Street Fighter IV (360)

Review: Street Fighter IV

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Fighting

The first of five games (probably) called Street Fighter IV arrives.

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Gareth

It’s been almost ten years since the last numbered Street Fighter, Street Fighter III: Third Strike was released and here we finally have another Street Fighter game. Things have changed, both in Street Fighter IV (SF4) and the world it’s being released into, so can it still cut it?

I say SF4 has changed, obviously aesthetically, and there are a few new characters, and the odd gameplay mechanic, but in reality this is pretty much the same game you played close to 20 years ago, in Street Fighter 2. It’s still on a 2D plane, no 3D movement whatsoever, all those special moves you remember still work, hell, even the majority of the characters are the same. Of course, SF2 is largely regarded as one of the best fighters ever, so you can’t really complain too much about that, but what reasons are there to part with your cash now, in the space year 2009?

Chivalry might not be dead but it won't stop Ryu from luzzing a fireball at Chun Li's head.

Obviously the first impression you get when you actually start playing is the game’s visuals. No longer are the characters 2D sprite based, they are now fully 3D, and quite stunning looking too. I was very sceptical when the first lot of screens came out, as I still think Street Fighter III: Third Strike looks amazing with its excellent 2D animation and I couldn’t help but think that these 3D models couldn’t hope to age as well. I’ve been won over though. Actually seeing it in motion in front of you is a wondrous sight. I honestly think the way the characters have been modelled and animated is up there with Pixar and Dreamworks as far as this style of CG goes. It’s an incredible breath of fresh air in this world of motion capture. The presentation isn’t without its negatives though.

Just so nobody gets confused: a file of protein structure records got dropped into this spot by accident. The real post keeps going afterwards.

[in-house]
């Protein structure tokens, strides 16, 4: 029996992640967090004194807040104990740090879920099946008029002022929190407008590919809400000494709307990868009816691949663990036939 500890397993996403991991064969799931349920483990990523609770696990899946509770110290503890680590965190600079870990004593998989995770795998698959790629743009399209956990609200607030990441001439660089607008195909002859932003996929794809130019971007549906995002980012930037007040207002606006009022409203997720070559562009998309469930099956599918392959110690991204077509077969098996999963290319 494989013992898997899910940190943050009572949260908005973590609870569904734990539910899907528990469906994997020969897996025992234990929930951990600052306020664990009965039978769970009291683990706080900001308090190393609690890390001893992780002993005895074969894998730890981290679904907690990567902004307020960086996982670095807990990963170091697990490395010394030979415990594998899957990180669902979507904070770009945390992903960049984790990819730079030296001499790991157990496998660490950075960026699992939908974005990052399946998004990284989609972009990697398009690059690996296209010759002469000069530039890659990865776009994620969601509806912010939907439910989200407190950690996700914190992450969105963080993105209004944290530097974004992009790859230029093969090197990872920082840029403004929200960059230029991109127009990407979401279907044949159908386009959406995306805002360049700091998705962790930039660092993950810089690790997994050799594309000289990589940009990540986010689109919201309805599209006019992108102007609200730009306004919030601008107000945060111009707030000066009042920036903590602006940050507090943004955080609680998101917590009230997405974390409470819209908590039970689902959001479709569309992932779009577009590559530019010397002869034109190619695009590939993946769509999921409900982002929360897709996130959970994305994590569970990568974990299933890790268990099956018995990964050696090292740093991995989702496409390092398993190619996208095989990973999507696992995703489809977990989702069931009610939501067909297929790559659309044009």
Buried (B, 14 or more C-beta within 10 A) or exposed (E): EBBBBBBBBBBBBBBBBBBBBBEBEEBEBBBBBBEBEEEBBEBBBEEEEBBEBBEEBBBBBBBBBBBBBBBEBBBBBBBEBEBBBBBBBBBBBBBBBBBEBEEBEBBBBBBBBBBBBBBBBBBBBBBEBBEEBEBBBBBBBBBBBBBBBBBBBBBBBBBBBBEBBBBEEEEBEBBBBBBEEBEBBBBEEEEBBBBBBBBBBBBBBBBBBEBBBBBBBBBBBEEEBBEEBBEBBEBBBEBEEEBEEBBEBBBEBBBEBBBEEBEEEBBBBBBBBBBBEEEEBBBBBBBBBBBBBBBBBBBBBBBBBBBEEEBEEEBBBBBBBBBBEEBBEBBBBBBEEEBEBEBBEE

Each character’s Arcade mode is sandwiched between an opening and closing anime cinematic which is a nice touch considering you were lucky to get some speech bubbles or still images in previous games, but the quality of the animation in these scenes is so poor, especially when compared to the quality of the 3D in game stuff, that you wish they’d paid more care. The music is passable, but nothing classic like in SF2, and the intro music is just plain awful thanks to the vocal track. Gameplay is where this game is going to live or die though, so what have they have added to the old formula?

Pre-emptive noogie defense.

Four new characters join the original twelve from SF2 (bosses included). C.Viper, a female agent who uses gadgets to give her the edge, Rufus, a fat kung fu fighter who wants to prove that he is the best fighter in the US, El Fuerte, a Mexican wrestler and cook, and Abel, a French mixed martial artist who is suffering from amnesia. Also unlockable after completing the arcade mode with specific characters are Cammy, Sakura, Rose, Fei-Long, Dan and Gen from previous games, and after completing certain stipulations you can unlock Akuma, Gouken (Ken and Ryu’s master), and Seth, the game’s boss.

So that’s sixteen from the off, plus six which are quite easily unlocked, and three which require a little more effort. All together that’s twenty five characters to play with. I’m a little disappointed that a few SF3 characters didn’t make the grade (Elena, Ibuki, Makoto, Yun and Yang would have fit in well), but what is here provides a wide range of tactical possibilities depending on your play style. Most people will reach for Ryu/Ken first and stick to that (just a few online matches will prove that), which is fine, but try playing through the Arcade mode with every character and you may well find an unlikely favourite.

There are a couple of new fighting mechanics implemented as well. First off, gone is the ‘Parry’ system from SF3, and in is the ‘Focus’ ability. By pressing both medium punch and kick at the same time you can charge a focus attack. During this time you can take one hit without being interrupted, any more and you will be knocked out of it, so the trick is to take the hit and then unleash the counterattack before your opponent gets another attack in. You will take damage from the absorbed attack, but this damage will recharge as long as you don’t take another hit. When used effectively it can be a very dangerous weapon, and dashing forward or backwards will cancel the focus charge further opening the possibilities for unexpected attacks.

What is the problem, Mr Lawrence?